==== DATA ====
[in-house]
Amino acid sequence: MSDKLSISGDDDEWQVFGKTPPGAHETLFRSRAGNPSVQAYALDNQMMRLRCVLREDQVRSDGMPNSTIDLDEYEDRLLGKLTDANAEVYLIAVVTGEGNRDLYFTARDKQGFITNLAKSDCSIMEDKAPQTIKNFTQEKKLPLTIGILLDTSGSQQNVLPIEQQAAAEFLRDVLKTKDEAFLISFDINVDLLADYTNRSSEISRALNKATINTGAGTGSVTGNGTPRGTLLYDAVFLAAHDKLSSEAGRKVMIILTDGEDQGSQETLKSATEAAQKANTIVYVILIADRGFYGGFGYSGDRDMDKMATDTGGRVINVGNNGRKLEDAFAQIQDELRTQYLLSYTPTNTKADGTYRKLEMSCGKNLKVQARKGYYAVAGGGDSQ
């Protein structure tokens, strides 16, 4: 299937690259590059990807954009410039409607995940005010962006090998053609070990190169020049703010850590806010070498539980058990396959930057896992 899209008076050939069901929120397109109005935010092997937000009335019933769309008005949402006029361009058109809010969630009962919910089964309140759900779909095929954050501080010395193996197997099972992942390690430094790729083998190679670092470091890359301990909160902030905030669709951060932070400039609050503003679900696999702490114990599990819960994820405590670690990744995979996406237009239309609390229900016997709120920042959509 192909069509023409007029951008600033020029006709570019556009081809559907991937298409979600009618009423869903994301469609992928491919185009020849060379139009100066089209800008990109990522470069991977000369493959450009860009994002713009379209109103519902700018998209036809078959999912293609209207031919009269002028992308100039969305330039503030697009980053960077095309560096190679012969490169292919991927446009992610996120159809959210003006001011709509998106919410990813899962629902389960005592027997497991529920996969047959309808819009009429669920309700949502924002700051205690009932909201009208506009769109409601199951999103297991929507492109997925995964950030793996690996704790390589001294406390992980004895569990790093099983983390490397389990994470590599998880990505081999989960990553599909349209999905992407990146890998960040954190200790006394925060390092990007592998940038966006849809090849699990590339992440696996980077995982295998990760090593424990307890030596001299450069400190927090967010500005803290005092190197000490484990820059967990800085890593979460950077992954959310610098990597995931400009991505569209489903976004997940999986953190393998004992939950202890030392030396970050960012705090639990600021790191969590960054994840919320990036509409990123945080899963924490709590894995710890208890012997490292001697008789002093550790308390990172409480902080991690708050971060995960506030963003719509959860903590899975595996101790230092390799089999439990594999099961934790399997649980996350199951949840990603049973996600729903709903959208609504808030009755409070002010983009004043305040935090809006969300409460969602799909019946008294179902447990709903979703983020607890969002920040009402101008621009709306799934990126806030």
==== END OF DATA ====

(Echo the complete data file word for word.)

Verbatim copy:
[in-house]
Amino acid sequence: MSDKLSISGDDDEWQVFGKTPPGAHETLFRSRAGNPSVQAYALDNQMMRLRCVLREDQVRSDGMPNSTIDLDEYEDRLLGKLTDANAEVYLIAVVTGEGNRDLYFTARDKQGFITNLAKSDCSIMEDKAPQTIKNFTQEKKLPLTIGILLDTSGSQQNVLPIEQQAAAEFLRDVLKTKDEAFLISFDINVDLLADYTNRSSEISRALNKATINTGAGTGSVTGNGTPRGTLLYDAVFLAAHDKLSSEAGRKVMIILTDGEDQGSQETLKSATEAAQKANTIVYVILIADRGFYGGFGYSGDRDMDKMATDTGGRVINVGNNGRKLEDAFAQIQDELRTQYLLSYTPTNTKADGTYRKLEMSCGKNLKVQARKGYYAVAGGGDSQ
């Protein structure tokens, strides 16, 4: 299937690259590059990807954009410039409607995940005010962006090998053609070990190169020049703010850590806010070498539980058990396959930057896992 899209008076050939069901929120397109109005935010092997937000009335019933769309008005949402006029361009058109809010969630009962919910089964309140759900779909095929954050501080010395193996197997099972992942390690430094790729083998190679670092470091890359301990909160902030905030669709951060932070400039609050503003679900696999702490114990599990819960994820405590670690990744995979996406237009239309609390229900016997709120920042959509 192909069509023409007029951008600033020029006709570019556009081809559907991937298409979600009618009423869903994301469609992928491919185009020849060379139009100066089209800008990109990522470069991977000369493959450009860009994002713009379209109103519902700018998209036809078959999912293609209207031919009269002028992308100039969305330039503030697009980053960077095309560096190679012969490169292919991927446009992610996120159809959210003006001011709509998106919410990813899962629902389960005592027997497991529920996969047959309808819009009429669920309700949502924002700051205690009932909201009208506009769109409601199951999103297991929507492109997925995964950030793996690996704790390589001294406390992980004895569990790093099983983390490397389990994470590599998880990505081999989960990553599909349209999905992407990146890998960040954190200790006394925060390092990007592998940038966006849809090849699990590339992440696996980077995982295998990760090593424990307890030596001299450069400190927090967010500005803290005092190197000490484990820059967990800085890593979460950077992954959310610098990597995931400009991505569209489903976004997940999986953190393998004992939950202890030392030396970050960012705090639990600021790191969590960054994840919320990036509409990123945080899963924490709590894995710890208890012997490292001697008789002093550790308390990172409480902080991690708050971060995960506030963003719509959860903590899975595996101790230092390799089999439990594999099961934790399997649980996350199951949840990603049973996600729903709903959208609504808030009755409070002010983009004043305040935090809006969300409460969602799909019946008294179902447990709903979703983020607890969002920040009402101008621009709306799934990126806030």